• Mention Their Place (1 Thess. 1:2), or let other saints know you love them enough to thank God for them as you think about them. Additionally,
  • Mention Their Performance (1 Thess. 1:3), or specifically tell other saints exactly why you are thankful for them. Lastly,
  • Mention Their Position (1 Thess. 1:4-5), or remind them how their amazing salvation is proof-positive they are one of God’s special chosen children. They possess a unique standing despite what naysayers might articulate.

Before we move on to analyze Paul’s fourth and fifth points, I must ask you a personal question. In light of Paul’s counsel in this opening three points about how to encourage other believers, did you up your game this week?

Within verses six through nine, we encounter Paul’s fourth concept we would do well to understand and apply so we grow, along with the church body.

Mention Their Pattern (1 Thess. 2:6-9)

What does this mean?  It means you tell other Christians exactly why they are positive spiritual examples for other Christians.  True, if they are not examples, then the command to “admonish one another” comes into view (Col. 3:16 ); however, if the saint’s life is a model for others and is having a positive impact, then let them know you see how God is using them.  Watch how Paul skillfully developes this idea:

6 You also became imitators of us and of the Lord, having received the word in much tribulation with the joy of the Holy Spirit,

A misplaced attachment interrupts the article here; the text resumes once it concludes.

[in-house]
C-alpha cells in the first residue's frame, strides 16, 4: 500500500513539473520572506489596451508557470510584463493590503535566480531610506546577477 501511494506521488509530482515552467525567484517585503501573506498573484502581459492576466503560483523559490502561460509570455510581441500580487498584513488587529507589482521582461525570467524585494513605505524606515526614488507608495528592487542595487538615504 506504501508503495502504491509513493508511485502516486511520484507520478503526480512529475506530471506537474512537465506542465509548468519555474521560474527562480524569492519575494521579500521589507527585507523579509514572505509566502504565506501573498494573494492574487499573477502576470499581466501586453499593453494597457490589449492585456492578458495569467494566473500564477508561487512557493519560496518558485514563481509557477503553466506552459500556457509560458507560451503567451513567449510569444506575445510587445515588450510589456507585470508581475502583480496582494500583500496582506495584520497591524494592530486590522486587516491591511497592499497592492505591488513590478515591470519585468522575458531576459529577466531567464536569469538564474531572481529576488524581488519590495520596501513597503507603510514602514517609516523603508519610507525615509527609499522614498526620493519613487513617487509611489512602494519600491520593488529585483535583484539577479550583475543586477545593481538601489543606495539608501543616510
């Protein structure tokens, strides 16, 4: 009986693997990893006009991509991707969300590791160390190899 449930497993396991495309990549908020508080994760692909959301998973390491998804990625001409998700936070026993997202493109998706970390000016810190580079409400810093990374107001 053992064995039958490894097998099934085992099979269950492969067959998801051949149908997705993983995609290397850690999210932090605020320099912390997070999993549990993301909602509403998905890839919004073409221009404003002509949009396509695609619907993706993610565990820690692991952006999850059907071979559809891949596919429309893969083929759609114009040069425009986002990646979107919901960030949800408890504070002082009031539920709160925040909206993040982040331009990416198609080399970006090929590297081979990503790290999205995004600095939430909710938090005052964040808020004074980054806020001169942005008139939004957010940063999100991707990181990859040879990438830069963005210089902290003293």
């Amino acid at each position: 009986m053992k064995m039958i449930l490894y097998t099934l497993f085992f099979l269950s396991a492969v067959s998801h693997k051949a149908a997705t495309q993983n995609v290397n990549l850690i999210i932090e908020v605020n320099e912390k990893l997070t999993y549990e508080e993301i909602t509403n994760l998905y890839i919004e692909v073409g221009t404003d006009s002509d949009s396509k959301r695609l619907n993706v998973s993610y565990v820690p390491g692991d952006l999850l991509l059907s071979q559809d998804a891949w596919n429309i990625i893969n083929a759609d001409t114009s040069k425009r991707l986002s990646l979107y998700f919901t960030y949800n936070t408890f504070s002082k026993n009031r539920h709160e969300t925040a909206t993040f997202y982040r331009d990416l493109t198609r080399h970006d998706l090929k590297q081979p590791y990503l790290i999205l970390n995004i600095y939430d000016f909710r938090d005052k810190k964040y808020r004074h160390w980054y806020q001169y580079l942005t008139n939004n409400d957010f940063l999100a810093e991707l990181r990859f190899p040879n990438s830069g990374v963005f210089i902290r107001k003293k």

In Greek, which is the language of the NT, the second-person personal pronoun “you” is located in an emphatic position toward the front of the sentence (Καὶ ὑμεῖς μιμηταὶ ἡμῶν ἐγενήθητε καὶ τοῦ κυρίου, δεξάμενοι τὸν λόγον ἐν θλίψει πολλῇ μετὰ χαρᾶς πνεύματος ἁγίου). It’s as if Paul says, “You, yes, you are imitators of the missionary team and the Lord.”  The word for imitator is mimetes (μιμητής), which is the lexical word for our word, mimic.  Who did these saints mimic? First, Paul, because he was the flesh and blood saint who led them to Christ, and second, Christ, the Lord they could see from Paul’s teachings and the Scriptures.

What exactly did these new converts mimic from Paul and Christ’s life? The ability to be joyous even though their newfound faith came under constant attack by Jewish and Gentile persecutors.  I’m sure they were mocked, belittled, maligned, ostracized, laughed at, ridiculed, and canceled when they swam against the spiritual flow by believing Jesus was, in fact, the prophesied God-man Savior for sinners.  And you thought opposition to the faith was relatively new.  Think again.  To know and walk with Christ is to draw fire from those who reject Him and His teachings.  Jesus said this much: